H.R. 4617, sponsored by Rep. Brad Sherman (D-CA), directs the SEC to carry out a study on payment for order flow (PFOF) received by brokerage firms for routing customer orders to market centers, including wholesale brokerages, alternative trading systems, internalizers and exchanges. We note that the U.S. has the deepest and most liquid stock market in the world. Innovation, competition, and regulation have made the equity markets more efficient and better for investors today than ever. Spreads have tightened, transaction costs have decreased dramatically, and execution speeds and price improvement have increased. Even so, SIFMA has long called for a comprehensive review of Regulation NMS to ensure it continues to work in the best interest of all investors. As part of this holistic review, the SEC also should consider the interplay of the various requirements in Regulation NMS including the Order Protection Rule (SEC Rule 611) and the Access Rule limiting exchange fees (SEC Rule 610). Importantly, Congress and policy makers must carefully balance changes to market structure rules with the impact on investors, particularly retail investors. Recent action by the SEC to address issues related to market data will have a positive effect by modernizing the governance of NMS market data distribution and updating and expanding the content of NMS market data to meet the diverse needs of investors. We believe it is important for Congress and regulators to consider that the current market structure includes PFOF arrangements consisting of both exchange rebates and wholesaler payments. These arrangements can benefit investors by facilitating a low or zero commission rate environment, leading to greater access to and democratization of the equity markets. In our view, the SEC study should thoroughly evaluate the efficacy of current disclosure requirements related to PFOF arrangements, including SEC Rule 605, and comprehensively consider the benefits of PFOF arrangements in the current equity market structure before any legislative or regulatory actions are taken. SIFMA suggests that H.R. 4617 be amended to reference the definition of PFOF in SEC Rule 10b-10(d)(8) (17CFR 240.10b-10(d)(8)), which is a comprehensive definition that includes exchange rebates and all forms of cash and non-cash payments. The SEC has long recognized that PFOF arrangements come in many forms such as exchange rebates, and accordingly, the study should take this into account.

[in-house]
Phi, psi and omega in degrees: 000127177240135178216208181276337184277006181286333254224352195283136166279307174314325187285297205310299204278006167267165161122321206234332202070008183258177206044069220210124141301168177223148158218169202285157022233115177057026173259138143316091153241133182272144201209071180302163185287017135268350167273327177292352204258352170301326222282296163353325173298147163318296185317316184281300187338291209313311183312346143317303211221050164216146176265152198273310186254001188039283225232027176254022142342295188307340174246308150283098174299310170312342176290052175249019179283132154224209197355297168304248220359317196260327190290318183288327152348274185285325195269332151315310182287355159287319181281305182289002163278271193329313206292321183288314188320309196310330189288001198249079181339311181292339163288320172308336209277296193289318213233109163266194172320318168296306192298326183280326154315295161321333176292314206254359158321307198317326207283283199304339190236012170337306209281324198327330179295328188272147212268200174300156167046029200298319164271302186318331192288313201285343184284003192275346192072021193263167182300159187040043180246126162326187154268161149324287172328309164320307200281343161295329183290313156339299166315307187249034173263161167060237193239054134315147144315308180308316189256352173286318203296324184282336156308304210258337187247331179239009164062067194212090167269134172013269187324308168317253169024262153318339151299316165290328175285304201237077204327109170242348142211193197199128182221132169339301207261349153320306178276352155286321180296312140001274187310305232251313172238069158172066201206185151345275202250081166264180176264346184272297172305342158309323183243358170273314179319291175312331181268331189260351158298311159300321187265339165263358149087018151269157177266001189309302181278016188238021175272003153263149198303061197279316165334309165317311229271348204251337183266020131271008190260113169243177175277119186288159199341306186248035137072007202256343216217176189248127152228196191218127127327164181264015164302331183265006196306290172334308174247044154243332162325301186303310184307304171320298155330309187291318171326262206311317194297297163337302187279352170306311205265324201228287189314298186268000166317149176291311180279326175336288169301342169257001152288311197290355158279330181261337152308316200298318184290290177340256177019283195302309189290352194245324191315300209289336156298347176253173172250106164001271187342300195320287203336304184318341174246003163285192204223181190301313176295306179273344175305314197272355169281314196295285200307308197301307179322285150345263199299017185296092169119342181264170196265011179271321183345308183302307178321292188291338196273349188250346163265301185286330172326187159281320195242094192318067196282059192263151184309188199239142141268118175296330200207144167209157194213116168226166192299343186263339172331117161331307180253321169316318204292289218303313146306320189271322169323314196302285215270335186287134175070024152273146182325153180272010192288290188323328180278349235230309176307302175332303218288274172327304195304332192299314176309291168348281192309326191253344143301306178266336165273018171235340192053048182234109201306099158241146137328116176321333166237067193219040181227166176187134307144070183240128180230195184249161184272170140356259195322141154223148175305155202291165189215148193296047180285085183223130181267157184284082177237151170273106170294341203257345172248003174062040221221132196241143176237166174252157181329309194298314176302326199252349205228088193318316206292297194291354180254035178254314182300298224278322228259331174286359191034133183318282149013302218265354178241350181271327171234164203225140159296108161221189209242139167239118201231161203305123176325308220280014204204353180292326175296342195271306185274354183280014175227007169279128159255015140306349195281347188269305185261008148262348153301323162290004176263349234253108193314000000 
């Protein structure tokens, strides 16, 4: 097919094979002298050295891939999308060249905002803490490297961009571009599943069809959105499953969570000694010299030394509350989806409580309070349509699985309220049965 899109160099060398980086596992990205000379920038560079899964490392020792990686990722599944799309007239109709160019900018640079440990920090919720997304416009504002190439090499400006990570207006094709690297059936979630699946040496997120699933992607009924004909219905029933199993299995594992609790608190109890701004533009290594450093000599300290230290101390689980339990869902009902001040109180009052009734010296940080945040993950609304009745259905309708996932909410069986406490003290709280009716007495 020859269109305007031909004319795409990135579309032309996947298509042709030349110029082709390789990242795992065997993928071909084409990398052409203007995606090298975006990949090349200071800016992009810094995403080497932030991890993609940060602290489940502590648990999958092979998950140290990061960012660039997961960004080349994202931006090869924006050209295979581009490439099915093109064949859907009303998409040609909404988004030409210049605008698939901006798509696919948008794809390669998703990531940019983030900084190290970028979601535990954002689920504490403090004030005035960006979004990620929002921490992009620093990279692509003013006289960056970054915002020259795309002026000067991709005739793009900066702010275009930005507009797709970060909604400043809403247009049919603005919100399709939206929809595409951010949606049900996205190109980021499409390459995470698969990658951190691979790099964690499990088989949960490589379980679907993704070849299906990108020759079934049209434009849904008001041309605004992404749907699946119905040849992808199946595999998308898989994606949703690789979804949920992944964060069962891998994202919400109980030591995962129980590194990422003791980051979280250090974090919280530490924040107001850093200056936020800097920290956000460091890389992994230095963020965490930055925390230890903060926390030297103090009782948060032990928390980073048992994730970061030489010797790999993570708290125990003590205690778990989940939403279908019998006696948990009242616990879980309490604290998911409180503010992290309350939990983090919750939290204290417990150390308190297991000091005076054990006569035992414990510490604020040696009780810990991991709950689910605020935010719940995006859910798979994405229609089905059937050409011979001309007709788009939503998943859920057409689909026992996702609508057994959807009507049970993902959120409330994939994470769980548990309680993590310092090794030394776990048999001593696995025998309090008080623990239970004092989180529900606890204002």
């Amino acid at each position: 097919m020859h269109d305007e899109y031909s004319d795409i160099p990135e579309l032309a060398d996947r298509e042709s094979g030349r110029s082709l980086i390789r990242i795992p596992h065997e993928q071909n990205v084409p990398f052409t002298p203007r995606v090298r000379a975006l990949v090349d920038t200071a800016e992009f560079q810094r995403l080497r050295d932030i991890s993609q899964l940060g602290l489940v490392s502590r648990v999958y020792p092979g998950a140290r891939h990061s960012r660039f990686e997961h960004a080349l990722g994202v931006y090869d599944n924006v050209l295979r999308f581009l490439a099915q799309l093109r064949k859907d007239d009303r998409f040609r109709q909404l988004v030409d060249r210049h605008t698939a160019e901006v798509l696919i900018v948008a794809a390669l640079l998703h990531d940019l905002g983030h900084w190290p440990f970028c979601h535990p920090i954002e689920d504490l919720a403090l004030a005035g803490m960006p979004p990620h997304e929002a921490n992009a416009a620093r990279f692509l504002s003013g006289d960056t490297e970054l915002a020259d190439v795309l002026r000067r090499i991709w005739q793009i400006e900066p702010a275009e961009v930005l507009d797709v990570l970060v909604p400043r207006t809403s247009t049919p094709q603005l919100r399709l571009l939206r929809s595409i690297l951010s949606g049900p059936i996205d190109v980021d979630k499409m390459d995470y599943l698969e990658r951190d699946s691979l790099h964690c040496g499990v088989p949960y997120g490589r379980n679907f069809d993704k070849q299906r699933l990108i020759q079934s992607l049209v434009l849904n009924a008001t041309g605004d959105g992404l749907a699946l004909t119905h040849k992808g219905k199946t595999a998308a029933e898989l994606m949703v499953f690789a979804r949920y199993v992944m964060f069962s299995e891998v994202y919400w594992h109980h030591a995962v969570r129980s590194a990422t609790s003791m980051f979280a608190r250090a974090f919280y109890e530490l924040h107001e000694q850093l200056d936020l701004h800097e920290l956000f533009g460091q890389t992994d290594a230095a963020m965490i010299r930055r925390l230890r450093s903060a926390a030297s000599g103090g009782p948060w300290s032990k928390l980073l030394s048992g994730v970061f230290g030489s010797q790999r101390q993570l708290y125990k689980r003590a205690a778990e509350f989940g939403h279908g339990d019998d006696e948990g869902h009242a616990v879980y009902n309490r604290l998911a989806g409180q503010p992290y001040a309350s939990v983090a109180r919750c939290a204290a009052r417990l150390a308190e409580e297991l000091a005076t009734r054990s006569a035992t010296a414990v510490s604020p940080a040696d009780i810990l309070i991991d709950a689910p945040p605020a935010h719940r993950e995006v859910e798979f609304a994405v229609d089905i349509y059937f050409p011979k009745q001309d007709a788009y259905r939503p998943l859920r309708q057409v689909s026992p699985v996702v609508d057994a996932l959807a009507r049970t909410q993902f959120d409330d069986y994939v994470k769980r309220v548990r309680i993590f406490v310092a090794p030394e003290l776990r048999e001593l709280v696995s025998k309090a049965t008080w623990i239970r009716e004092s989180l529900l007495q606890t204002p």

H.R. 4618, the “Short Sale Transparency and Market Fairness Act,” sponsored by Chairwoman Maxine Waters (D-CA), would change the 13(f) disclosure regime. Short selling is a critical component of the capital markets ecosystem that 1) promotes price discovery; 2) serves as a risk-management and hedging tool; and 3) contributes to market liquidity. SIFMA appreciates improvements made to the legislation, including requiring the SEC to focus on rulemaking under 929X for aggregate short sale position disclosures as well as directing the Commission to determine reporting frequency. However, we are concerned with other impacts of the bill. Specifically, more frequent 13(f) reporting may significantly harm managers and investors that retain their services by allowing other firms to replicate their intellectual capital by merely reviewing 13(f) reports. Many investment strategies take time to properly construct, and early disclosures of investment positions can cause material harm to the unique aspects of these strategies to the detriment of main street investors. Further, any reduction to the timeframe for reporting exacerbates the above concern and causes a significant operational burden on managers who need time to compile and review the required data. We are also concerned with the inclusion in the bill of derivatives on equity securities.2 The SEC has recently adopted a comprehensive swap reporting framework as part of Dodd-Frank rulemaking which goes into effect this fall (Regulation SBSR) and will subject securities-based swaps (including total return swaps) to extensive disclosure requirements to increase transparency. We understand the inclusion of derivatives if they confer the same ownership rights as a direct holder of equity securities but would oppose the inclusion of all derivatives at this point as overly broad. We respectfully suggest that a review of required derivatives disclosures should be deferred until after the SBSR rules have been in effect.